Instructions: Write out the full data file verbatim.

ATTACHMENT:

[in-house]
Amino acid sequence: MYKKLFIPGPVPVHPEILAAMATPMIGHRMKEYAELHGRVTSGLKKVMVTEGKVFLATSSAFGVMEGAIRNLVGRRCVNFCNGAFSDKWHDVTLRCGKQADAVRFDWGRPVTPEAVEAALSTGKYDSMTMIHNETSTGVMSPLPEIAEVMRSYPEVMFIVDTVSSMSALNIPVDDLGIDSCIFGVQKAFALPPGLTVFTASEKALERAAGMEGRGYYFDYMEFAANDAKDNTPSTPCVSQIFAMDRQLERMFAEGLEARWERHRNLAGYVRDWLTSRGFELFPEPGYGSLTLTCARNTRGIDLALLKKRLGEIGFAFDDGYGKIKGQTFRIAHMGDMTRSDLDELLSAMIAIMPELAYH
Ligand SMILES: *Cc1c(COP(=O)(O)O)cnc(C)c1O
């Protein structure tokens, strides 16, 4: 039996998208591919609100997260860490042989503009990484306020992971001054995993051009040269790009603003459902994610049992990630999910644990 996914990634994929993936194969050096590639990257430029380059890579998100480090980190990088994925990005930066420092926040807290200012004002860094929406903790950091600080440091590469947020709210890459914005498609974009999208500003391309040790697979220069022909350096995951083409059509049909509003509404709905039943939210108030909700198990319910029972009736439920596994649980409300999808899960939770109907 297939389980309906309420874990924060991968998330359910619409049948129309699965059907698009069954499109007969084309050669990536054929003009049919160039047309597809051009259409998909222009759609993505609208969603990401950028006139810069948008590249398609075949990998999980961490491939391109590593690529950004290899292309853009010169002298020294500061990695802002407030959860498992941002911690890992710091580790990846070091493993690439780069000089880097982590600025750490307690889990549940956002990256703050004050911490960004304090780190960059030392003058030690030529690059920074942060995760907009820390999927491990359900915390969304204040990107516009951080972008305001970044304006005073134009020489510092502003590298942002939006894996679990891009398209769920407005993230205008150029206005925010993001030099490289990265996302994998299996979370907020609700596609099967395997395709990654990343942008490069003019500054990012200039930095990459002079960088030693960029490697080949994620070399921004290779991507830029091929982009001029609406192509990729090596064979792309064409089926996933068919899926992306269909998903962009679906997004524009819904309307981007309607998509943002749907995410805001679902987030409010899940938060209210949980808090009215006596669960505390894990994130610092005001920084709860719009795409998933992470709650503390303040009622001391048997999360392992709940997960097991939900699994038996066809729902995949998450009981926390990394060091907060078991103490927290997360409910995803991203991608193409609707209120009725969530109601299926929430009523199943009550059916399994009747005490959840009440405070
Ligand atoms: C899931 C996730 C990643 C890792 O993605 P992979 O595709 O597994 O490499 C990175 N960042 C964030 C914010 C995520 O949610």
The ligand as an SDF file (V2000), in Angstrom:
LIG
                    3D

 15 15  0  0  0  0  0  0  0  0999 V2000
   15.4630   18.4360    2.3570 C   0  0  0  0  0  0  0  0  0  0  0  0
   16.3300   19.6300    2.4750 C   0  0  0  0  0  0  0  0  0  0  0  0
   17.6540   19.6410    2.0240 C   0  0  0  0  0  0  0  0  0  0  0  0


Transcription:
[in-house]
Amino acid sequence: MYKKLFIPGPVPVHPEILAAMATPMIGHRMKEYAELHGRVTSGLKKVMVTEGKVFLATSSAFGVMEGAIRNLVGRRCVNFCNGAFSDKWHDVTLRCGKQADAVRFDWGRPVTPEAVEAALSTGKYDSMTMIHNETSTGVMSPLPEIAEVMRSYPEVMFIVDTVSSMSALNIPVDDLGIDSCIFGVQKAFALPPGLTVFTASEKALERAAGMEGRGYYFDYMEFAANDAKDNTPSTPCVSQIFAMDRQLERMFAEGLEARWERHRNLAGYVRDWLTSRGFELFPEPGYGSLTLTCARNTRGIDLALLKKRLGEIGFAFDDGYGKIKGQTFRIAHMGDMTRSDLDELLSAMIAIMPELAYH
Ligand SMILES: *Cc1c(COP(=O)(O)O)cnc(C)c1O
């Protein structure tokens, strides 16, 4: 039996998208591919609100997260860490042989503009990484306020992971001054995993051009040269790009603003459902994610049992990630999910644990 996914990634994929993936194969050096590639990257430029380059890579998100480090980190990088994925990005930066420092926040807290200012004002860094929406903790950091600080440091590469947020709210890459914005498609974009999208500003391309040790697979220069022909350096995951083409059509049909509003509404709905039943939210108030909700198990319910029972009736439920596994649980409300999808899960939770109907 297939389980309906309420874990924060991968998330359910619409049948129309699965059907698009069954499109007969084309050669990536054929003009049919160039047309597809051009259409998909222009759609993505609208969603990401950028006139810069948008590249398609075949990998999980961490491939391109590593690529950004290899292309853009010169002298020294500061990695802002407030959860498992941002911690890992710091580790990846070091493993690439780069000089880097982590600025750490307690889990549940956002990256703050004050911490960004304090780190960059030392003058030690030529690059920074942060995760907009820390999927491990359900915390969304204040990107516009951080972008305001970044304006005073134009020489510092502003590298942002939006894996679990891009398209769920407005993230205008150029206005925010993001030099490289990265996302994998299996979370907020609700596609099967395997395709990654990343942008490069003019500054990012200039930095990459002079960088030693960029490697080949994620070399921004290779991507830029091929982009001029609406192509990729090596064979792309064409089926996933068919899926992306269909998903962009679906997004524009819904309307981007309607998509943002749907995410805001679902987030409010899940938060209210949980808090009215006596669960505390894990994130610092005001920084709860719009795409998933992470709650503390303040009622001391048997999360392992709940997960097991939900699994038996066809729902995949998450009981926390990394060091907060078991103490927290997360409910995803991203991608193409609707209120009725969530109601299926929430009523199943009550059916399994009747005490959840009440405070
Ligand atoms: C899931 C996730 C990643 C890792 O993605 P992979 O595709 O597994 O490499 C990175 N960042 C964030 C914010 C995520 O949610």
The ligand as an SDF file (V2000), in Angstrom:
LIG
                    3D

 15 15  0  0  0  0  0  0  0  0999 V2000
   15.4630   18.4360    2.3570 C   0  0  0  0  0  0  0  0  0  0  0  0
   16.3300   19.6300    2.4750 C   0  0  0  0  0  0  0  0  0  0  0  0
   17.6540   19.6410    2.0240 C   0  0  0  0  0  0  0  0  0  0  0  0